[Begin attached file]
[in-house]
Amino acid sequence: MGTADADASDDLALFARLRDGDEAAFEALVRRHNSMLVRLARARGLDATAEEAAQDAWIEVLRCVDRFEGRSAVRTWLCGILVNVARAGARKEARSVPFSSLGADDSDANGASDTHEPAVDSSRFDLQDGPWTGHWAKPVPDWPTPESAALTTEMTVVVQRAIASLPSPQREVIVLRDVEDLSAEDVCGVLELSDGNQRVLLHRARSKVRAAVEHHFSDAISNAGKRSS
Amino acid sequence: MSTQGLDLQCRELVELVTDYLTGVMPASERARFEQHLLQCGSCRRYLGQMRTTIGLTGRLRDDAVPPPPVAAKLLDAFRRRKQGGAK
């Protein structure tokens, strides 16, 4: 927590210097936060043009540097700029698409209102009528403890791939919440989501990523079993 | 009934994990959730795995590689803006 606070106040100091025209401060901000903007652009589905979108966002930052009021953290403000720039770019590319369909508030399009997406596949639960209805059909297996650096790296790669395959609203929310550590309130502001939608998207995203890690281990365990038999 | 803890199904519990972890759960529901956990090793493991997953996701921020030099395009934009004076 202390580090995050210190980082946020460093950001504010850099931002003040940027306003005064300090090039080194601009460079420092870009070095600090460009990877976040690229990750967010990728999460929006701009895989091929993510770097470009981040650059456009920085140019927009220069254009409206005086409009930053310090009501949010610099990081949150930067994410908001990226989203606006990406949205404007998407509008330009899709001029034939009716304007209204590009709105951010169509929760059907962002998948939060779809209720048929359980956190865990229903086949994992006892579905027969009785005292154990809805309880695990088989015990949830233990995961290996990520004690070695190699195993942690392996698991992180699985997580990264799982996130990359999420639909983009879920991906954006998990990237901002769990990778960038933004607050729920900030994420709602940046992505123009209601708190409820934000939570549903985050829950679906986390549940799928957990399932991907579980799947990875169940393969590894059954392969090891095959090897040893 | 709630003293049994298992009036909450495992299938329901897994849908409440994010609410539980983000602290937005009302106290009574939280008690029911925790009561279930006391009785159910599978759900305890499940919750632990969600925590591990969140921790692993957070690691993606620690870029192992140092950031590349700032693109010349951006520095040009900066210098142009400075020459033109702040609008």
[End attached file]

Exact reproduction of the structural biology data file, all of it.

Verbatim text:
[in-house]
Amino acid sequence: MGTADADASDDLALFARLRDGDEAAFEALVRRHNSMLVRLARARGLDATAEEAAQDAWIEVLRCVDRFEGRSAVRTWLCGILVNVARAGARKEARSVPFSSLGADDSDANGASDTHEPAVDSSRFDLQDGPWTGHWAKPVPDWPTPESAALTTEMTVVVQRAIASLPSPQREVIVLRDVEDLSAEDVCGVLELSDGNQRVLLHRARSKVRAAVEHHFSDAISNAGKRSS
Amino acid sequence: MSTQGLDLQCRELVELVTDYLTGVMPASERARFEQHLLQCGSCRRYLGQMRTTIGLTGRLRDDAVPPPPVAAKLLDAFRRRKQGGAK
């Protein structure tokens, strides 16, 4: 927590210097936060043009540097700029698409209102009528403890791939919440989501990523079993 | 009934994990959730795995590689803006 606070106040100091025209401060901000903007652009589905979108966002930052009021953290403000720039770019590319369909508030399009997406596949639960209805059909297996650096790296790669395959609203929310550590309130502001939608998207995203890690281990365990038999 | 803890199904519990972890759960529901956990090793493991997953996701921020030099395009934009004076 202390580090995050210190980082946020460093950001504010850099931002003040940027306003005064300090090039080194601009460079420092870009070095600090460009990877976040690229990750967010990728999460929006701009895989091929993510770097470009981040650059456009920085140019927009220069254009409206005086409009930053310090009501949010610099990081949150930067994410908001990226989203606006990406949205404007998407509008330009899709001029034939009716304007209204590009709105951010169509929760059907962002998948939060779809209720048929359980956190865990229903086949994992006892579905027969009785005292154990809805309880695990088989015990949830233990995961290996990520004690070695190699195993942690392996698991992180699985997580990264799982996130990359999420639909983009879920991906954006998990990237901002769990990778960038933004607050729920900030994420709602940046992505123009209601708190409820934000939570549903985050829950679906986390549940799928957990399932991907579980799947990875169940393969590894059954392969090891095959090897040893 | 709630003293049994298992009036909450495992299938329901897994849908409440994010609410539980983000602290937005009302106290009574939280008690029911925790009561279930006391009785159910599978759900305890499940919750632990969600925590591990969140921790692993957070690691993606620690870029192992140092950031590349700032693109010349951006520095040009900066210098142009400075020459033109702040609008």